Account of the Lake Tiberias Incident and the U.S.'s Involvement
(April 18, 1962)
This is a memorandum is from the Deptrtment of State to the President's Special Assisatnt for National Security, regarding Israel's use of force against Syria and the Syrian government's complaints in relation to the Lake Tiberias incident.
Memorandum From the Department of State Executive Secretary (Battle) to the President's Special Assistant for National Security Affairs (Bundy)/1/
Mr. Feldman requested Assistant Secretary Cleveland to provide the White House with a recapitulation of the recent Security Council consideration of the Israeli-Syrian controversy, with appropriate material which could be drawn upon in response to complaints and inquiries.
Nature of the Complaints
The Syrian complaint centered on an Israeli raid in force, launched from within the Demilitarized Zone on the night of March 16/17. Israel counter-claimed a) that Israeli fishermen and police patrol boats on Lake Tiberias had been fired upon by the Syrians and b) that Israel's political independence had been threatened in statements by high officials of the Syrian Government.
The Lake Tiberias region is a particularly sensitive one because: a) Syria has traditionally been particularly and vigorously anti-Israeli and is determined to resist Israeli encroachments in the Demilitarized Zone and b) the Arabs are agitated about Israel's plan to withdraw Jordan Basin waters from Lake Tiberias in late 1963. Israel alleges absolute sovereignty over the entire lake. In response to Mr. Feldman's request, the Legal Advisor is preparing and will shortly transmit a thorough legal exposition of the position of the U.S. Government on this question of sovereignty./2/The Israelis continue to be acutely sensitive regarding anything which might conceivably be construed as derogating from their claim of absolute sovereignty over the Southern Demilitarized Zone and the lake. Thus, they have rejected proposals for the stationing of an UNTSO patrol boat on the lake and have refused since 1951 to participate in the Mixed Armistice Commission which was set up under the General Armistice Agreement (Tab A) to cope with complaints regarding breaches of the Agreement.
Israel had been called before the Council four times previously for making retaliatory raids. Israel was specifically condemned by the Council for a similar Tiberias raid in 1956 (Tab B).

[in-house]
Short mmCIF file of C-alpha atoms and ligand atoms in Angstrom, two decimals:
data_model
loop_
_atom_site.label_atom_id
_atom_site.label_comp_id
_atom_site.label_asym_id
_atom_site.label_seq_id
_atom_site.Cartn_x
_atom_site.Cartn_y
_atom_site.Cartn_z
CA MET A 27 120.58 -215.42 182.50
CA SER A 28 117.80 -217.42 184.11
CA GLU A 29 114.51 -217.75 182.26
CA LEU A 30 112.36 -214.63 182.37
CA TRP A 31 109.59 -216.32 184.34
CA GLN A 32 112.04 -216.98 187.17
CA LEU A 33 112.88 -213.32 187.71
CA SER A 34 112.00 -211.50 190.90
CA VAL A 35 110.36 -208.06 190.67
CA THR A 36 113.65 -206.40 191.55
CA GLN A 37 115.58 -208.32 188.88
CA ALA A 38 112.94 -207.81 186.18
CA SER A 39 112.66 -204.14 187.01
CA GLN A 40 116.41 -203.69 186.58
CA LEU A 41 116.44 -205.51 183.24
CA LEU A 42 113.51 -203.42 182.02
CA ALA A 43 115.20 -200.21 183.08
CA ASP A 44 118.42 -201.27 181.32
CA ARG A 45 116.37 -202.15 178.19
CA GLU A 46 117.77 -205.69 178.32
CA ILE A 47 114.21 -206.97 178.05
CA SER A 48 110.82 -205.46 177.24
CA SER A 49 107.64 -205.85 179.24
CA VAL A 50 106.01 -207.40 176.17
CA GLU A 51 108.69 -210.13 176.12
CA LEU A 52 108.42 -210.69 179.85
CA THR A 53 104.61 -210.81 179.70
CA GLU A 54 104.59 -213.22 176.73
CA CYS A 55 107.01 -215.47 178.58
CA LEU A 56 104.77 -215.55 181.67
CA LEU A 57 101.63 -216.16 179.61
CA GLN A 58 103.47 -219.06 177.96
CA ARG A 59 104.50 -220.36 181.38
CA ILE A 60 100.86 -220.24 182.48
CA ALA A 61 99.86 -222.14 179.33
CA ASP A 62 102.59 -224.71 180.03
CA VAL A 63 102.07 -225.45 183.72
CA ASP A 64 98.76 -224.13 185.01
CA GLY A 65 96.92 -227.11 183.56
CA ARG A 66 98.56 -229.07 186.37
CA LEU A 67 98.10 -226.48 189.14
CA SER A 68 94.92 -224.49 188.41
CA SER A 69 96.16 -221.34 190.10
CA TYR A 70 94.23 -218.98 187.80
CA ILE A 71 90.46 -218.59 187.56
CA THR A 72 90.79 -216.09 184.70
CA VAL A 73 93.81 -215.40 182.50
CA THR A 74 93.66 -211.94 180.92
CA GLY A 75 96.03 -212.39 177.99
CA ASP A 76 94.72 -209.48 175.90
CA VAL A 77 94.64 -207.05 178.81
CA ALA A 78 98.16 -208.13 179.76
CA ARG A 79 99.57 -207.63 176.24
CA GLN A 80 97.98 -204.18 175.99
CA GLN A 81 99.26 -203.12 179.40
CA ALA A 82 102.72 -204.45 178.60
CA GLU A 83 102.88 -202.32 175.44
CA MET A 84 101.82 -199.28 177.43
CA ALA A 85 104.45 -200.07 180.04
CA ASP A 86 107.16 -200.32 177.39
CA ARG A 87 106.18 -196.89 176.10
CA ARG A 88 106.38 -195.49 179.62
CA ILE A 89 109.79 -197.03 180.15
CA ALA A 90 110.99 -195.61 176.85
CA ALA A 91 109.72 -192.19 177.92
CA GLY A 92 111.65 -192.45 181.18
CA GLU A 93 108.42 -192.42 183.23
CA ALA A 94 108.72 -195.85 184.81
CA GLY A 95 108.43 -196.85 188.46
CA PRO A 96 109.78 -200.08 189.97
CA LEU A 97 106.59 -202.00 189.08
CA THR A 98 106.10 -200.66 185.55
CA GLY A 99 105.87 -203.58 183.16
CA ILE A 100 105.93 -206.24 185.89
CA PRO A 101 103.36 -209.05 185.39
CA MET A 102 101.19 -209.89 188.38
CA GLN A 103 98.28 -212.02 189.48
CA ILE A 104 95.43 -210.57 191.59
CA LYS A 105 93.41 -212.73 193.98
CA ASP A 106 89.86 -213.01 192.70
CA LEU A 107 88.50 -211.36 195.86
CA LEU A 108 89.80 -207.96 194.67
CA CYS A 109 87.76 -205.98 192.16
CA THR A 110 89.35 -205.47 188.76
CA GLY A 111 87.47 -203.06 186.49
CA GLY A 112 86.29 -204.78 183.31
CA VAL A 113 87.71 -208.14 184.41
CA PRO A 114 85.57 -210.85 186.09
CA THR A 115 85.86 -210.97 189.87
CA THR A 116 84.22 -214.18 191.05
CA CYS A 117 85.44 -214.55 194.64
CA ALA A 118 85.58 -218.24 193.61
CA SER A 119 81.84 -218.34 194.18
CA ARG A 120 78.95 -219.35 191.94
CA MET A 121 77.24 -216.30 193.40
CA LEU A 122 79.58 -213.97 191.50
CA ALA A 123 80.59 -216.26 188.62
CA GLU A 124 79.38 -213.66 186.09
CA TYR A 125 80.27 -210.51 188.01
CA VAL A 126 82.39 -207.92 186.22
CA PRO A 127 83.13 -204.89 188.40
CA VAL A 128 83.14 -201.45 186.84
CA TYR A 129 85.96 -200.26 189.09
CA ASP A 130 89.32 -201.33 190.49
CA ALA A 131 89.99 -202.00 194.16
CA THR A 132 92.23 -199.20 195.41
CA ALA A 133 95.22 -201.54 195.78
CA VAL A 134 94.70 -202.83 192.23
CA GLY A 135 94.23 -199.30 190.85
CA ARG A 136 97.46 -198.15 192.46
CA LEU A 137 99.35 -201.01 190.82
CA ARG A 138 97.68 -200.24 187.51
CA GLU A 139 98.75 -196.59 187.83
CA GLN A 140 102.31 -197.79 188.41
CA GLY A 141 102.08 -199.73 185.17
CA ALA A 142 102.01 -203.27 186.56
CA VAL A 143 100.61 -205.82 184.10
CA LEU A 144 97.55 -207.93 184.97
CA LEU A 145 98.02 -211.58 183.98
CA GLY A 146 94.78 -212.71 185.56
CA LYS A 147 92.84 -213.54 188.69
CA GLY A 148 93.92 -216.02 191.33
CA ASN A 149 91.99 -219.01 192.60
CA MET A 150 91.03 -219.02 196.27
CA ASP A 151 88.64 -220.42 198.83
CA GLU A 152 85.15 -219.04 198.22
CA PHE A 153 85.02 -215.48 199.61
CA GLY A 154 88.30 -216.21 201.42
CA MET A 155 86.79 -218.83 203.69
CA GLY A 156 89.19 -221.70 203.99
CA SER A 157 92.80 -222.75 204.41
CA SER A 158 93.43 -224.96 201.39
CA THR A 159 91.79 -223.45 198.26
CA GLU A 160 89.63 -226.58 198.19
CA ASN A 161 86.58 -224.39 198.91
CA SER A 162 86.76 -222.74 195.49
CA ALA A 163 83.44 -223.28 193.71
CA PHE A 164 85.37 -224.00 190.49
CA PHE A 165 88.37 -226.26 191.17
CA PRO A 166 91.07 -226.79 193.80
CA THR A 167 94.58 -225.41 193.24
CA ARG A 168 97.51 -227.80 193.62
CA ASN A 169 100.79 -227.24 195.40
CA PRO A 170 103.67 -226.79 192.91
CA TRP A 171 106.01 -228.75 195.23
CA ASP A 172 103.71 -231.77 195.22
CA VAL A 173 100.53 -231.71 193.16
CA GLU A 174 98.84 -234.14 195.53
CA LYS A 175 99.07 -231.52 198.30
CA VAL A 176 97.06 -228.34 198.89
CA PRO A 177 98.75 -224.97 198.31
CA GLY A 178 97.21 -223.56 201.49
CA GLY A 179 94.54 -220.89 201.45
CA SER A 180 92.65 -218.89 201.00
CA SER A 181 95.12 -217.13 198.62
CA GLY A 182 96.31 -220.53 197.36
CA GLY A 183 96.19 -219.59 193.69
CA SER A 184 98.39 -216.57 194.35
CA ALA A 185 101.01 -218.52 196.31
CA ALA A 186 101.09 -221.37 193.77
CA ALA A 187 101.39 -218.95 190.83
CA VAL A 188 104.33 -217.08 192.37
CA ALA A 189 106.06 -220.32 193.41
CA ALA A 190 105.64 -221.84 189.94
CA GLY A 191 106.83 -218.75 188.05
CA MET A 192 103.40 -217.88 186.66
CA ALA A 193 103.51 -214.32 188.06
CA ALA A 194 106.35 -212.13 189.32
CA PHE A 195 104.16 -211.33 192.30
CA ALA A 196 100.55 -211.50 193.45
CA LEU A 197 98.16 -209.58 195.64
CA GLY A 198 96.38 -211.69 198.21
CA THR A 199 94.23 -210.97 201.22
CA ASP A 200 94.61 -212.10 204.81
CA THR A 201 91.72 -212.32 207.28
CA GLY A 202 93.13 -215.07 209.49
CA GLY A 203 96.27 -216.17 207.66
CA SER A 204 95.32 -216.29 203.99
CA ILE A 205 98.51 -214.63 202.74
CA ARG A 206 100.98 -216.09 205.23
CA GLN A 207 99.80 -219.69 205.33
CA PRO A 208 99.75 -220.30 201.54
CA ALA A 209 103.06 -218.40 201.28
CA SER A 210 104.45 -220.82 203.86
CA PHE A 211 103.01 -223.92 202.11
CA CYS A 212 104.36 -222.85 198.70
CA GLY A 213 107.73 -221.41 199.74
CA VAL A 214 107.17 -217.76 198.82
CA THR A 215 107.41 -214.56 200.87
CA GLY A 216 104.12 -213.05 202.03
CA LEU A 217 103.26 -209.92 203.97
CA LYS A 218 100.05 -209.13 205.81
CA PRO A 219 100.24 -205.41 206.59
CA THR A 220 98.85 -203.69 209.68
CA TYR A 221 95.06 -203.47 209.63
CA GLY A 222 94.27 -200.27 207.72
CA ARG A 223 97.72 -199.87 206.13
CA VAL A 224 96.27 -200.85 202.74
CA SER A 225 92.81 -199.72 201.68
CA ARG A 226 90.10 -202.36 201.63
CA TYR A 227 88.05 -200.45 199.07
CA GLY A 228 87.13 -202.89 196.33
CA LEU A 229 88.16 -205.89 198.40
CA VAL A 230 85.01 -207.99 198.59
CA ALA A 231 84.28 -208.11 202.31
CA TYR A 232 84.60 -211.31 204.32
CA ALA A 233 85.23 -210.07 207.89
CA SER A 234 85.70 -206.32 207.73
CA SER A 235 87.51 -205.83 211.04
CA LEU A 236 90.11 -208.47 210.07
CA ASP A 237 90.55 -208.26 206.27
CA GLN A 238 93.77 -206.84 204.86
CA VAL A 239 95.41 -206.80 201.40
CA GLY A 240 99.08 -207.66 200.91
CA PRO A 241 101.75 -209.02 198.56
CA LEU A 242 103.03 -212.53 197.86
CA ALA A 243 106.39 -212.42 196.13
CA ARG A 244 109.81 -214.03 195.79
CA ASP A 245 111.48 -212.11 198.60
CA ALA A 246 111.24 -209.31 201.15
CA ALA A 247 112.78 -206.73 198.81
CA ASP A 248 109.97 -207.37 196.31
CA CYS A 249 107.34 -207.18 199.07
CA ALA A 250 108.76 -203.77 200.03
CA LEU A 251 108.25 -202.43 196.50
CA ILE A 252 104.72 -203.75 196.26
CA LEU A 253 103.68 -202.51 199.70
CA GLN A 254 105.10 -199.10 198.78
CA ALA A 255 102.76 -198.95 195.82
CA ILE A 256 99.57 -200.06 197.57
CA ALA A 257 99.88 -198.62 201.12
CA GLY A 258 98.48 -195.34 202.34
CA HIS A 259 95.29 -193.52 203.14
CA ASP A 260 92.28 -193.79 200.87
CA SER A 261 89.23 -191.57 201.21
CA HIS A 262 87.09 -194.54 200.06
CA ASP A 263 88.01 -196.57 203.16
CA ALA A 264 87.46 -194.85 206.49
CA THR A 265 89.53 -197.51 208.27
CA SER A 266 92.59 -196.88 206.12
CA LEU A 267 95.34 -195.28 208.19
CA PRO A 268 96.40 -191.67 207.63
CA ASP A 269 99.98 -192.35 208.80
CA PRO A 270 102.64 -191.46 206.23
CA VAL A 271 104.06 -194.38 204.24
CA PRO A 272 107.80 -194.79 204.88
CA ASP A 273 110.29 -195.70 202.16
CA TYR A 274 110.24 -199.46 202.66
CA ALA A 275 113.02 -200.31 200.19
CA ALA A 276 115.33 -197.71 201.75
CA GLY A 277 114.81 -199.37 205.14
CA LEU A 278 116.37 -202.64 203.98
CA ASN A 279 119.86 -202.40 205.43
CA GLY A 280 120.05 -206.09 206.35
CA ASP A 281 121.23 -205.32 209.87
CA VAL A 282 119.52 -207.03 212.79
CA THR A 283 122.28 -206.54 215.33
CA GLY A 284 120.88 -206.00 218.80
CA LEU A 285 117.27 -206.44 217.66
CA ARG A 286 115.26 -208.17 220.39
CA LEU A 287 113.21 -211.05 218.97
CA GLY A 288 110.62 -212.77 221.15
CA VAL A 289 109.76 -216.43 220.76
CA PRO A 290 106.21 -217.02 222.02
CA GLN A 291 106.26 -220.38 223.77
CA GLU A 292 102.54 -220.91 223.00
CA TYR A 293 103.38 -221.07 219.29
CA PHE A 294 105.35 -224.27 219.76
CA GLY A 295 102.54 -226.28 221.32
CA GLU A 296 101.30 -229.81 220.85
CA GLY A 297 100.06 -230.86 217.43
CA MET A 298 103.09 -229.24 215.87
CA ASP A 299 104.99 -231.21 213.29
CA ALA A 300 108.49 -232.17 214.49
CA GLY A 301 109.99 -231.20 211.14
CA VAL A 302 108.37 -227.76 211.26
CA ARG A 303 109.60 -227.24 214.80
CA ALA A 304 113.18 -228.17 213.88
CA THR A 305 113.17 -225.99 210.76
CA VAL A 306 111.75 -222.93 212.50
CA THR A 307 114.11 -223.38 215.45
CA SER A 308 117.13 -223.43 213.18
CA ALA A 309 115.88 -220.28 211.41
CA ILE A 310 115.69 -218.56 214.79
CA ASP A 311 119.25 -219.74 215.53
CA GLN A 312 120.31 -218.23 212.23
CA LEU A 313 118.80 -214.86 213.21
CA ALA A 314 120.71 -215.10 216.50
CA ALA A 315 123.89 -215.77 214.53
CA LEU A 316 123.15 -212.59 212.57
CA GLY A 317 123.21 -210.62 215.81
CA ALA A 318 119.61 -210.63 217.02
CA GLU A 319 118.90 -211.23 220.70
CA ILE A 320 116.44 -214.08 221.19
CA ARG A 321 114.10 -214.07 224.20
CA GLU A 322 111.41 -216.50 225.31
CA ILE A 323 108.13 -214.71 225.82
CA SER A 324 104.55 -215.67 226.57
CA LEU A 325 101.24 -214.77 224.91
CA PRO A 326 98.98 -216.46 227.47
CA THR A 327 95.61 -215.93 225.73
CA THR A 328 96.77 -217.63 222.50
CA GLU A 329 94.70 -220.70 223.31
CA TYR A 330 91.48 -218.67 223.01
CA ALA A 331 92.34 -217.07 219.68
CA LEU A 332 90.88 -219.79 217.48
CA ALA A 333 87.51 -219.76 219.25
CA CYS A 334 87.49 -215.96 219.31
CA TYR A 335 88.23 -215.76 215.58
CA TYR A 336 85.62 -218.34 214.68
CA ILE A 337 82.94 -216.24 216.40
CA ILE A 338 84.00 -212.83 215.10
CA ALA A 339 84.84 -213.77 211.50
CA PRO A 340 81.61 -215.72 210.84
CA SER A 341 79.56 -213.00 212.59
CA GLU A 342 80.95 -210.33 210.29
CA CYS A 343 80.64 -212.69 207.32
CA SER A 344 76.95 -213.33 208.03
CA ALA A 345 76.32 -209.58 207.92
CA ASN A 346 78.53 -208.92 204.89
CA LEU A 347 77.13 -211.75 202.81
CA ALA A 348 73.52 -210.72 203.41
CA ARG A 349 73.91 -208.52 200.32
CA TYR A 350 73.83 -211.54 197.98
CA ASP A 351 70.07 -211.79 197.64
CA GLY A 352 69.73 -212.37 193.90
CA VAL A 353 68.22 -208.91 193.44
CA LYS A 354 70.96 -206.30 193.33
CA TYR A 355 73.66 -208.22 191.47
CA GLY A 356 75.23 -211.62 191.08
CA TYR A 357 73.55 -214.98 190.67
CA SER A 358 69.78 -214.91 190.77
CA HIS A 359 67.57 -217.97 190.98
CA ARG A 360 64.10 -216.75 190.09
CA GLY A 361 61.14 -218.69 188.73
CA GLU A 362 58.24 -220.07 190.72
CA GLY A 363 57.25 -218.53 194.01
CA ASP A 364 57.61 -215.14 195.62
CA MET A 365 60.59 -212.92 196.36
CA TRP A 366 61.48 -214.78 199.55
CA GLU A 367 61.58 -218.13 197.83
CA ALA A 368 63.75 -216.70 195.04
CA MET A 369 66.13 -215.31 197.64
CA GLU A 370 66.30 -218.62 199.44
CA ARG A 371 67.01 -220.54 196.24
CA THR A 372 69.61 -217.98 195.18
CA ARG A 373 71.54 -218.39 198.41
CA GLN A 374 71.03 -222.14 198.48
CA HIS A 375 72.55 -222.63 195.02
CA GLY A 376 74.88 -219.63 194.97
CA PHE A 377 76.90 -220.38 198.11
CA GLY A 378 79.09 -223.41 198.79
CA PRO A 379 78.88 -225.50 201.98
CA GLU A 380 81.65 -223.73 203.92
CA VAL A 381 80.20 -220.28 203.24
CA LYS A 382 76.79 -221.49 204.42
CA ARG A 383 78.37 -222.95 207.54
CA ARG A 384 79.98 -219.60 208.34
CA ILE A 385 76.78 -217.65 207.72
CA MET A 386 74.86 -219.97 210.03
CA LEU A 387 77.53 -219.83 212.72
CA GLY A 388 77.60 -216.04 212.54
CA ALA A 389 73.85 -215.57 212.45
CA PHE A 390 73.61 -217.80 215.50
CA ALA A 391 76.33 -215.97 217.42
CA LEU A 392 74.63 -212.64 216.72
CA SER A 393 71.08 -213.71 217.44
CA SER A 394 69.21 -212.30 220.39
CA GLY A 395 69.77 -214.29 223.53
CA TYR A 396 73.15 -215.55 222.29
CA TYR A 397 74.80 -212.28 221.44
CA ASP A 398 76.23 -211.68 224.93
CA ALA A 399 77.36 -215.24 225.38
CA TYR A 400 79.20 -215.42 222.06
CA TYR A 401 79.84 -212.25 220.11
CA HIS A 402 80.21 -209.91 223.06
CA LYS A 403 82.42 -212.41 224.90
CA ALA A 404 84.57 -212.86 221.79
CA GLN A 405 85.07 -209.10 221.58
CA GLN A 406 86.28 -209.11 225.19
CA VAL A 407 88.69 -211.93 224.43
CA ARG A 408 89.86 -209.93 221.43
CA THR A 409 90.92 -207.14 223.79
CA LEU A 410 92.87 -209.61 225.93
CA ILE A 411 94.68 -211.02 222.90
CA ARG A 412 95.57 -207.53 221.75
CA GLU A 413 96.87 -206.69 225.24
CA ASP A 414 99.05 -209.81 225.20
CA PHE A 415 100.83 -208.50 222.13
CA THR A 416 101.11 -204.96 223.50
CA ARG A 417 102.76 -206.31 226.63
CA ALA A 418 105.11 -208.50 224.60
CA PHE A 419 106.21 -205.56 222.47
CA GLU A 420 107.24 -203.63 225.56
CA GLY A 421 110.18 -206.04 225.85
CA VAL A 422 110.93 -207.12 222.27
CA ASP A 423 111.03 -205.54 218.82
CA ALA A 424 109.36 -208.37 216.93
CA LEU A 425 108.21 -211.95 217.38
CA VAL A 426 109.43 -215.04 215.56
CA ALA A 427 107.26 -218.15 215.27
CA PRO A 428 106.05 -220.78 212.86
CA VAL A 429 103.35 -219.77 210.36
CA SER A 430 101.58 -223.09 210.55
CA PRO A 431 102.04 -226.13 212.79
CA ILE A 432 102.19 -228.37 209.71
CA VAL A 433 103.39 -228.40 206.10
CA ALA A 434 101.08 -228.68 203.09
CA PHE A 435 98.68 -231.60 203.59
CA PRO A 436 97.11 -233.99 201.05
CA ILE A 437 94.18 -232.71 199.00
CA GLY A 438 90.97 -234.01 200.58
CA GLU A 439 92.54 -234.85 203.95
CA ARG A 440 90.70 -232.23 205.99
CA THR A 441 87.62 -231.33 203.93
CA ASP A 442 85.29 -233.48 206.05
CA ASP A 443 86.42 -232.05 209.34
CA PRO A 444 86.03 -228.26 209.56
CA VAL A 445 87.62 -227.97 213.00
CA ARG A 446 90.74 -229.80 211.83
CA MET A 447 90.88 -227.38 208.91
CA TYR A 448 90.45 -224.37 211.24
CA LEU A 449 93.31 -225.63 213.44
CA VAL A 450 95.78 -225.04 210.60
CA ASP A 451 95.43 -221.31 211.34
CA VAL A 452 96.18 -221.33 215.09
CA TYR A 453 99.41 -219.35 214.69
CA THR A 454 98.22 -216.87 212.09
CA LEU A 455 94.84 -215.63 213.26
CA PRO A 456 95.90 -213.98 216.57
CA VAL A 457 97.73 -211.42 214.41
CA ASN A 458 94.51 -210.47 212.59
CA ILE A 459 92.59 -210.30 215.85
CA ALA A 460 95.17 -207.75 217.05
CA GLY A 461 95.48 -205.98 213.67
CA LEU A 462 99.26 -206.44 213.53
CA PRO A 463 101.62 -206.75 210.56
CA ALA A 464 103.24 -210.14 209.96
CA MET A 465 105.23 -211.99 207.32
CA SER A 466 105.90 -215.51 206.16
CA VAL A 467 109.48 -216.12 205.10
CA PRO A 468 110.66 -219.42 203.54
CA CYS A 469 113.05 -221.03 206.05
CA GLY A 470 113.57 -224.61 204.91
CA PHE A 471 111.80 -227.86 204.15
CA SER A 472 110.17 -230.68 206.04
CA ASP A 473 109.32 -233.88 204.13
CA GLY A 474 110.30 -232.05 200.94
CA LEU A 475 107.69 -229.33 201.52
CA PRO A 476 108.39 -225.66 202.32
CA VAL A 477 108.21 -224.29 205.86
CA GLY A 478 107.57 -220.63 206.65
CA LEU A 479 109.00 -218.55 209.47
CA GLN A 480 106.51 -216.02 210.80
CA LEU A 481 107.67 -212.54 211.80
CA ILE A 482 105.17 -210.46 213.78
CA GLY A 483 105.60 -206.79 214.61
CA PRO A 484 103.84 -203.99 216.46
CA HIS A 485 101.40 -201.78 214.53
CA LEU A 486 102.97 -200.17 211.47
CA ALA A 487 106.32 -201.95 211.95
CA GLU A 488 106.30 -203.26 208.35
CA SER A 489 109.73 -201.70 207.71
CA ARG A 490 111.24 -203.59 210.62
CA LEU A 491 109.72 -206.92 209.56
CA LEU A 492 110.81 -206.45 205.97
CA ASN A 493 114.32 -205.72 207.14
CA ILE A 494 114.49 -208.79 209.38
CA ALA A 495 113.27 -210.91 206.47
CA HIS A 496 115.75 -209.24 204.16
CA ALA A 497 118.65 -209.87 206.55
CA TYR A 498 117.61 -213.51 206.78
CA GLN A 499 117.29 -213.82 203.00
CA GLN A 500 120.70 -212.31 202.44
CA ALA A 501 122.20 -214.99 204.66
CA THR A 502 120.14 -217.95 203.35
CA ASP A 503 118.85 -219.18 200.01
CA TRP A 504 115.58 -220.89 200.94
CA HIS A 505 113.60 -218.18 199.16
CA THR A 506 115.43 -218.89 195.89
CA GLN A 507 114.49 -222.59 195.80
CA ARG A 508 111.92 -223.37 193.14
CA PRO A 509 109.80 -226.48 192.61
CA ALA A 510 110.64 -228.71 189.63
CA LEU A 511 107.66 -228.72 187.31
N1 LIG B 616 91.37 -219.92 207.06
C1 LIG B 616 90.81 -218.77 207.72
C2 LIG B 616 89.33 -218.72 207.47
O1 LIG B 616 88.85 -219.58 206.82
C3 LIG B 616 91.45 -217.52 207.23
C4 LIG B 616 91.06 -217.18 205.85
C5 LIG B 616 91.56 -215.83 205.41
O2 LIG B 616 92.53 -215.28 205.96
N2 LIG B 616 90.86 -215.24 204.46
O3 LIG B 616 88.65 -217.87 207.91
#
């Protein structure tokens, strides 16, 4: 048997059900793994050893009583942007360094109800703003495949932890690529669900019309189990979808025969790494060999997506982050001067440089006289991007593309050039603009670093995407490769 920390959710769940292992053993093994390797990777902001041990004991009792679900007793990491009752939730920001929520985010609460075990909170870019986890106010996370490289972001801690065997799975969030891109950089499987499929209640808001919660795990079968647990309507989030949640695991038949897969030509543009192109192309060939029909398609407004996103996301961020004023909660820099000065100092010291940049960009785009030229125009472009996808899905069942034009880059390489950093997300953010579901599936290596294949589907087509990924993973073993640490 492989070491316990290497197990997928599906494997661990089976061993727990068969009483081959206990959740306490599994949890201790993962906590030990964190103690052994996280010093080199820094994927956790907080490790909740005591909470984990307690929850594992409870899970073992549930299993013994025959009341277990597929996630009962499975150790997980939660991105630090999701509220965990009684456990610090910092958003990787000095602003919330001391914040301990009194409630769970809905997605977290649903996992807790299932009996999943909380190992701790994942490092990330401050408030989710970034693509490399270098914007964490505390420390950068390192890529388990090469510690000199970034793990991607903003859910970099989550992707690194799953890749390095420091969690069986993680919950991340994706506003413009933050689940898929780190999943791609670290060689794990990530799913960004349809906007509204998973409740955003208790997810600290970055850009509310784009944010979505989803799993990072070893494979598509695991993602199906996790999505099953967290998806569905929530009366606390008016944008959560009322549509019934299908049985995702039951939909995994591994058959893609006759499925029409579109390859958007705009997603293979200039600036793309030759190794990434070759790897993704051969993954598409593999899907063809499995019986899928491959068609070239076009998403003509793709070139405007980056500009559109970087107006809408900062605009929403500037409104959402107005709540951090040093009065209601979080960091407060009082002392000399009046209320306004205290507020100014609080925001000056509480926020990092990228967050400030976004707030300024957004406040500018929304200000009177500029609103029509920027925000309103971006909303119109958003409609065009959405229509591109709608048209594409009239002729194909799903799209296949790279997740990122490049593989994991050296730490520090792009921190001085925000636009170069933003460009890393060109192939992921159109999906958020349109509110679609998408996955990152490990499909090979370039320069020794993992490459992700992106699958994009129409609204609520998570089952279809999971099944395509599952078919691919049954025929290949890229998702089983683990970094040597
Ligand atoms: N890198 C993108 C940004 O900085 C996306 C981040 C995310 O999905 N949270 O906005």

The Formulation of the U.S. Position
Our major aim during this exercise was to strengthen the U.N. peacekeeping machinery in the field and to encourage the parties to cooperate more fully with it so as to render the recurrence of such hostilities unlikely. In order to prevent the Soviets and/or the UAR from pre-empting the situation and to give us the maximum degree of control over the outcome, we and the British decided to sponsor a reasonable, balanced, and constructive resolution.
The Secretary sent to the President on March 28 a memorandum outlining the projected U.S. position (Tab C). A proposed resolution was enclosed. On the basis of the von Horn report (Tab D), reports from our posts in the area, and consultations with the Israelis, friendly Council members and Dr. Bunche, USUN drafted the preliminary U.S. statement, which was cleared in the Department and delivered by Ambassador Stevenson on March 28 (Tab E). Mr. Cleveland was informed by you that we should proceed along the lines of the memorandum, and USUN was authorized to proceed accordingly (Tab F).
In keeping with the Council's previous stand on retaliatory raids, in our original draft resolution the Israeli attack of March 16/17 was explicitly condemned. However, adequate balance was provided by a paragraph which would have held "that the hostile actions from Syrian territory of March 8" were clearly violations of the cease-fire. Although the presumption is that Syrian provocation took place, UNTSO was unable conclusively to determine where the responsibility lay for initiating the several fire exchanges which occurred prior to the Israeli raid. In response to questions put by members of the Council General von Horn made further observations on April 4 (Tab G). A major reason for the fragmentary nature of UNTSO's information was the denial by both parties of sufficient observational facilities and freedom of movement to the UN observers.
The Israelis made energetic representations at all levels, including a call by their Ambassador on the Secretary on April 2 to persuade us to desist from supporting a condemnatory resolution (Tab H). Consultations with the Israelis in New York, Tel Aviv and Washington were frequent and frank throughout.
Despite the fact that we had urged the Israelis not to bring into the Council debate the contentious question of sovereignty over Lake Tiberias their representative explicitly reaffirmed their assertion of sovereignty in two statements before the Council. It was determined by USUN that it would be tactically undesirable for us publicly to take issue with Israel on this aspect of the problem in the Security Council debate.